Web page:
It’s hard to dismiss such strong accusations given that the only information about the [s]elections was coming largely from news channels tightly controlled by the government which took extreme measures, in its attempt to control information flow, by shutting down social media platforms across the country.

The ruling party CNDD-FDD candidate and now [s]elected as the new President, Evariste Ndayishimiye, is said to have been handpicked by the outgoing President, Pierre Nkurunziza, as his right-hand man and therefore best to succeed him.

The incoming President, Evariste Ndayishimiye, will lead the country in which President Pierre Nkurunziza will undoubtedly – assuming and hopefully, the new President honours his pledge or “secret” contract with President Pierre Nkurunziza and there’s no a “João Lourenço – José Eduardo dos Santos” sudden turn of events after he consolidates power – play an important and active role of a “supreme guide to patriotism“.

Although it remains widely unclear what “supreme guide to patriotism” really means and, more importantly, how that role will actively play out into action with, if possible, meaningfully measurable and impactful outcomes, nationally and politically. Time is the best arbiter!

The concluded [s]elections in Burundi, however, may well have marked a critical turning point in the country’s political and democratic process; and hopefully, if it can be sustained, will have set the right political and democratic tone and path for the future.

Judged purely on the basis of Burundi’s recent political and democratic performance, it’s no doubt the country has achieved a significant milestone. Consequently, Burundi’s giant political and democratic milestone offers valuable lessons, not least in[to] regional politics.

The lessons and key takeaway from Burundi’s political and democratic milestone:

1. Burundi has demonstrated that, with political will and determination, a peaceful and democratic transfer of power is indeed a possibility. It remains to be seen whether or not Burundi’s peaceful and democratic power transfer is sustainable in the long-term and in the future.

2. Burundi has demonstrated that, such political will and determination lies and rests, by and large – especially in regional political context – in the hands of the incumbent political power structure (system), that is, both the individual at the top and the entire political network (system), undoubtedly with heavily vested interests and therefore motivated by and acting in self-interest, that support and constitute the political force around the individual at the top – the apotheosis of the system – representing and henceforth the face of the ruling system.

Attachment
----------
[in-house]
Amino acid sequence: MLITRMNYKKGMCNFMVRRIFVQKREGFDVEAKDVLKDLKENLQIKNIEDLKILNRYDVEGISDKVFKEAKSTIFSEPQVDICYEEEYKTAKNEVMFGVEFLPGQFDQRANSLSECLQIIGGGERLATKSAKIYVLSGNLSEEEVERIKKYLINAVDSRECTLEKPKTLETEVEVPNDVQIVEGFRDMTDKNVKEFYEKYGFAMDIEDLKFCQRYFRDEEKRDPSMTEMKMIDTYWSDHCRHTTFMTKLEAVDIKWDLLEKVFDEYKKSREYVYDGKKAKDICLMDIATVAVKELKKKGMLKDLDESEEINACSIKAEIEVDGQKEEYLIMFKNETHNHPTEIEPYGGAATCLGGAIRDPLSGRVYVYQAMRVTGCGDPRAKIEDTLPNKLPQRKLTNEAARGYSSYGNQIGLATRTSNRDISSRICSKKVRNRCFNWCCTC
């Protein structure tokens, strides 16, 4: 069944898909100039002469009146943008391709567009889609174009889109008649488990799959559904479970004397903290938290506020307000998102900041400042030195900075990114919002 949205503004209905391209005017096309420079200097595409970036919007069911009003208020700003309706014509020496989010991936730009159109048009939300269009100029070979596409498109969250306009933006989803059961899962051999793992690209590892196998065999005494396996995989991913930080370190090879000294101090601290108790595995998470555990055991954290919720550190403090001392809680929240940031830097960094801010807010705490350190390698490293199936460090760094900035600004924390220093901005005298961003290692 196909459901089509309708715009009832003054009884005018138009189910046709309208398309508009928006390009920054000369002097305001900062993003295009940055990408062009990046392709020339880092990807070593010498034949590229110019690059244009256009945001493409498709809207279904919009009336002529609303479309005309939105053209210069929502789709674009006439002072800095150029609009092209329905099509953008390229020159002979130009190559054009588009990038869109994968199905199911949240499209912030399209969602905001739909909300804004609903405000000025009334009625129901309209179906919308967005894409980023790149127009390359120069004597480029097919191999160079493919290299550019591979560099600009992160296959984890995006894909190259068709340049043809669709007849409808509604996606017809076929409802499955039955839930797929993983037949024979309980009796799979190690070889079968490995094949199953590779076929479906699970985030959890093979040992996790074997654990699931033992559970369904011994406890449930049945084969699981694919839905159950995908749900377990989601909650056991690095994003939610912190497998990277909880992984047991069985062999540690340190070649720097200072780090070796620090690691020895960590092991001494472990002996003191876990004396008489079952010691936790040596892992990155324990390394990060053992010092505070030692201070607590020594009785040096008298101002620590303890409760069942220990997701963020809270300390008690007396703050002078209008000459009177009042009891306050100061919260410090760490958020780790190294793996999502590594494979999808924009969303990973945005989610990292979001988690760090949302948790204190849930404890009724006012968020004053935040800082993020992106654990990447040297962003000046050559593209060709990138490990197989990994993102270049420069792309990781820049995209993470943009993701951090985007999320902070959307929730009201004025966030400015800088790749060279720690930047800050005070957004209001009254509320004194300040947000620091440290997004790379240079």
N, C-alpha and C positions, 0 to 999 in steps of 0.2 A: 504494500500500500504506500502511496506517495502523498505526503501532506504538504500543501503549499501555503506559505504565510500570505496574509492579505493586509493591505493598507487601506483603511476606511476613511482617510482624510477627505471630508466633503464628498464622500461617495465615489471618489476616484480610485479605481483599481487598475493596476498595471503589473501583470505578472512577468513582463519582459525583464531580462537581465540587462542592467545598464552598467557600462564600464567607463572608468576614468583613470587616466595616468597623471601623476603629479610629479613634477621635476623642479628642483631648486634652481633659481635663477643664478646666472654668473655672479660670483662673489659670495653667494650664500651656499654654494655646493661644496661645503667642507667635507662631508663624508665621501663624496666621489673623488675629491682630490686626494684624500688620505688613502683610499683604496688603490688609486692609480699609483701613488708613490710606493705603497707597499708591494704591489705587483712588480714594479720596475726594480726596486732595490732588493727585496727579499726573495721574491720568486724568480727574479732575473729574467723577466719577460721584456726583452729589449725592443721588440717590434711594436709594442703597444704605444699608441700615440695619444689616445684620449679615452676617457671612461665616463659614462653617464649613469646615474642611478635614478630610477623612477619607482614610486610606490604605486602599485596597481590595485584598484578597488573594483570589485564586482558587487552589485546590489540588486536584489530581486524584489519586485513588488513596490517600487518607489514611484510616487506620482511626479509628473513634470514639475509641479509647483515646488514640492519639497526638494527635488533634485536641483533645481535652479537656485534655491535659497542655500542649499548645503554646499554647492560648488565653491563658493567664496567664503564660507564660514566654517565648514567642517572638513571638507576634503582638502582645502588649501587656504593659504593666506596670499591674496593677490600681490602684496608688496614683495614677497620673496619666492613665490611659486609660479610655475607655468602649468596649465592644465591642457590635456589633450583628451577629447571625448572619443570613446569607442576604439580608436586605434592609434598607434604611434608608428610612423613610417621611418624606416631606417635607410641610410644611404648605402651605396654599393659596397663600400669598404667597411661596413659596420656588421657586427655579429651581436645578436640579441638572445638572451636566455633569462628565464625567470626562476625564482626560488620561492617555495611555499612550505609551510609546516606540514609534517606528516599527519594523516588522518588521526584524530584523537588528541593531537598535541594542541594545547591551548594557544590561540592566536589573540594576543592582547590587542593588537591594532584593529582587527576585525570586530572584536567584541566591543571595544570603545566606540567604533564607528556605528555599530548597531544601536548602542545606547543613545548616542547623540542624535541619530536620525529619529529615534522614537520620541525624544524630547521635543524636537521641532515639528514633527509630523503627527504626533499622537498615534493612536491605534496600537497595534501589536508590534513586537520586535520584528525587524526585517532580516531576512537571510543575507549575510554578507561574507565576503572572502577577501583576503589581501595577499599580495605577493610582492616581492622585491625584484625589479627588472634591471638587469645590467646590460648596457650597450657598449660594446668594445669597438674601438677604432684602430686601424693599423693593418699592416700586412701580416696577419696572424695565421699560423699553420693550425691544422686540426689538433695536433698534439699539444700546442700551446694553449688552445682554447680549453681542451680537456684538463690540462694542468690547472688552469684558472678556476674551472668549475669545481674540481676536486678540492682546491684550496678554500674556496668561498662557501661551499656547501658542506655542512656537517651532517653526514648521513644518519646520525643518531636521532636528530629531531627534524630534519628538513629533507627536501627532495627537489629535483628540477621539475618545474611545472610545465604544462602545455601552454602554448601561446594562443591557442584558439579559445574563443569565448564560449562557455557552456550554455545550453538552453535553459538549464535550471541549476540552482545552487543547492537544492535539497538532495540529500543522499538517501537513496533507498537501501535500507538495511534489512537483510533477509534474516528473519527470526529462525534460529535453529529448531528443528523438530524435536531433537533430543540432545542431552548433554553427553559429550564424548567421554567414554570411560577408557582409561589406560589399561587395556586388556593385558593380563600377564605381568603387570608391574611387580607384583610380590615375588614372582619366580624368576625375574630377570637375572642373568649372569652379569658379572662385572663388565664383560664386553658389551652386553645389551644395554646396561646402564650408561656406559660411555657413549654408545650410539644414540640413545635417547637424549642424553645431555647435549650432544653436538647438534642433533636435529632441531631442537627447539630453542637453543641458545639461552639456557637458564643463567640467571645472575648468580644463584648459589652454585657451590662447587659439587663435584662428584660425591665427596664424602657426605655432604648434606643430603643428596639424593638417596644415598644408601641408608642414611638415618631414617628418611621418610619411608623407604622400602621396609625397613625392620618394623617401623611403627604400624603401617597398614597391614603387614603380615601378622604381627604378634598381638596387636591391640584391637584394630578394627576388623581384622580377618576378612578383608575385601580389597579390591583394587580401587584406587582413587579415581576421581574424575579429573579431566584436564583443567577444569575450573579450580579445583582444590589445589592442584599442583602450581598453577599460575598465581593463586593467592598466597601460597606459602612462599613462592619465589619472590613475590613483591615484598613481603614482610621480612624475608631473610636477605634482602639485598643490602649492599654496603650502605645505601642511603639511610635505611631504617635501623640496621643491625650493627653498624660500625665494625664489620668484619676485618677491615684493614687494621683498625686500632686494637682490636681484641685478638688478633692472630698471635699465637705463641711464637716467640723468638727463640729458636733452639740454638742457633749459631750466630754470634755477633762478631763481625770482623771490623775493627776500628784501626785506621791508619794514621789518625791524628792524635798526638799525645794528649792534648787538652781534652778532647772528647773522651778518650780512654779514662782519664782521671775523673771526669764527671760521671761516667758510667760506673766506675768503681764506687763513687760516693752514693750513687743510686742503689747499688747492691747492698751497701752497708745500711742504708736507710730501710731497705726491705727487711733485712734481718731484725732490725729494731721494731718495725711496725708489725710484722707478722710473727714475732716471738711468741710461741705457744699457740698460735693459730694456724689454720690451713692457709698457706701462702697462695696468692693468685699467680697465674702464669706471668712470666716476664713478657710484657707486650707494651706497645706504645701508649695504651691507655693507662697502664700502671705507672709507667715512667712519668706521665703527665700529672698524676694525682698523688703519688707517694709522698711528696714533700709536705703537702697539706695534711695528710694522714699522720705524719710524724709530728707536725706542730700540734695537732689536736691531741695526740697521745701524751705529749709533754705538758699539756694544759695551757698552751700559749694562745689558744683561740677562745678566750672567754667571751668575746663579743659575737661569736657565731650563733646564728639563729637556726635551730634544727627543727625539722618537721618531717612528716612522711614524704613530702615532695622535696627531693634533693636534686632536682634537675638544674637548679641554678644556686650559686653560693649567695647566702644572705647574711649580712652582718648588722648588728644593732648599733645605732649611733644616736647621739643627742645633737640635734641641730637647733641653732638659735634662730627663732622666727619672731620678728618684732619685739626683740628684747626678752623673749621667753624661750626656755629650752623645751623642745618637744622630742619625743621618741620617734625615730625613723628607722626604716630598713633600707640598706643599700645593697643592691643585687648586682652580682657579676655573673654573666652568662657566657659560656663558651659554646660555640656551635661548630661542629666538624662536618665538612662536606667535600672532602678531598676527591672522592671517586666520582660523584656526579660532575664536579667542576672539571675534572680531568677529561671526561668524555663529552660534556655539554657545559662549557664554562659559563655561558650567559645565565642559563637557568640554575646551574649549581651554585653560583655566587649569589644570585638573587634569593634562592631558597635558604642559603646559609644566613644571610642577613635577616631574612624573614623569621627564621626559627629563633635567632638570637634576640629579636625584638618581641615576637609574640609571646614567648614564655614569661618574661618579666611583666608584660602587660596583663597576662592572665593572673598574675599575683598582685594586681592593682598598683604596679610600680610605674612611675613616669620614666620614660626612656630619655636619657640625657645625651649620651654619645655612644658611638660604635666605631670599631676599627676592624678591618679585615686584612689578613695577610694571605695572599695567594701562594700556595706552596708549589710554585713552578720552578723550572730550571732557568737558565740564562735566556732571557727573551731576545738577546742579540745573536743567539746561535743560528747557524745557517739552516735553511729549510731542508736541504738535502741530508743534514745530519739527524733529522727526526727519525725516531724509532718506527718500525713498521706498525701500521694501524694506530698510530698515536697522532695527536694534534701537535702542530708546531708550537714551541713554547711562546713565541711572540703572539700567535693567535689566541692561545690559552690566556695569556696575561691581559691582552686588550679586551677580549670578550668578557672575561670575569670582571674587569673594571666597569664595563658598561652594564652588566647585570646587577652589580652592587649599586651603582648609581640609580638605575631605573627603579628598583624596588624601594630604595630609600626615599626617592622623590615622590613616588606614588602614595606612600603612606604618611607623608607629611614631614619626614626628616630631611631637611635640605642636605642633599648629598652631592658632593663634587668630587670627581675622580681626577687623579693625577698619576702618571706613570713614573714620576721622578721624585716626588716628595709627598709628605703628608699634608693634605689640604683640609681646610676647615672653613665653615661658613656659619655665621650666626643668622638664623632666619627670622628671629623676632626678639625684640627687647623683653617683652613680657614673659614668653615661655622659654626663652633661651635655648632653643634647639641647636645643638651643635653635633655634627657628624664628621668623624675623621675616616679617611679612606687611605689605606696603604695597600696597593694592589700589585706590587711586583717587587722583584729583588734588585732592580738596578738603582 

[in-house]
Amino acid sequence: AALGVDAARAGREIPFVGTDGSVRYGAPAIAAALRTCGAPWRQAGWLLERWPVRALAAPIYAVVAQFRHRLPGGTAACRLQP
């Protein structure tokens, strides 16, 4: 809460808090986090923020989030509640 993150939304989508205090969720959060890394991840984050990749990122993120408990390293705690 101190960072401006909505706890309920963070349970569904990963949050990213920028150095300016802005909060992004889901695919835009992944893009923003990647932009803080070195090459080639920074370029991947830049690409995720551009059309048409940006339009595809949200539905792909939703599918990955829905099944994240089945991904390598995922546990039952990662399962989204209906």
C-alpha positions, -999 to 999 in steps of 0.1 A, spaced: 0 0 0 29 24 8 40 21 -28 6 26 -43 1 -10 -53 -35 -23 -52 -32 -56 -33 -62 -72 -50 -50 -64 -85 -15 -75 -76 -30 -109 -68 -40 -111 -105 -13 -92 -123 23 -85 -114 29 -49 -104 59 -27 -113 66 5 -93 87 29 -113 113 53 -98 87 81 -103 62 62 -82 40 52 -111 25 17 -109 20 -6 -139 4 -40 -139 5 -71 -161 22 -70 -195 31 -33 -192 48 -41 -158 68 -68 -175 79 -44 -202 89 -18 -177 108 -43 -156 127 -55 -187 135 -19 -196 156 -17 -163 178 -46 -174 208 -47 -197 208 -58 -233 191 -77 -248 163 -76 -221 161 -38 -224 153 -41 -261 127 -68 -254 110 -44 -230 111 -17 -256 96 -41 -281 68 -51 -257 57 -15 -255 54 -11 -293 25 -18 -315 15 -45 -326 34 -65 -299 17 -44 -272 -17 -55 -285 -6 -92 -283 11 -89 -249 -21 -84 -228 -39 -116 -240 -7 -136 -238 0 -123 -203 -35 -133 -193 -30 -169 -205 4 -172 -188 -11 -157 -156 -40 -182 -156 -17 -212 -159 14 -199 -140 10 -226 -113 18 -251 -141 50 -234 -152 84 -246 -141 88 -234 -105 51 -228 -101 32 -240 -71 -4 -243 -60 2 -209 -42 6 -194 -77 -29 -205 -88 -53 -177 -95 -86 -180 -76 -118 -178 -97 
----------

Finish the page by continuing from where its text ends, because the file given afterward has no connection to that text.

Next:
3. It’s often the collective competing interests of the individuals that constitute the ruling system, that make peaceful transfer of power an impossible feat. Threatened by the thought and possibility of losing their vested interests, nonetheless competing individually amongst themselves and internally, they coalesce to protect and fend off what otherwise to them is more than merely perceived but serious existential external threat, that is, peaceful power transfer.

4. “It’s not the people who vote that count. It’s the people who count the votes.” quote attributed to Joseph Stalin. What’s equally and interestingly realistic to consider is that it’s not only, if at all, those who count the votes that count, but who has the power to decide whether or not, and when to call for national [s]elections. Such power[ful force] has, usually, decided on the outcome of the [s]elections. And that is usually whoever has the power and control over the national [s]electoral commission and from whom it gets and therefore owes its mandate and power to act.

In regional political context, it is usually and undoubtedly the political party in government; which is, more often than not, the ruling and dominant political force. Consequently, this might help explain the outcome of Burundi’s national [s]elections, although it should not be used as the basis to attempt to diminish the overall and/or underlying political and democratic significance and the notable milestone achieved.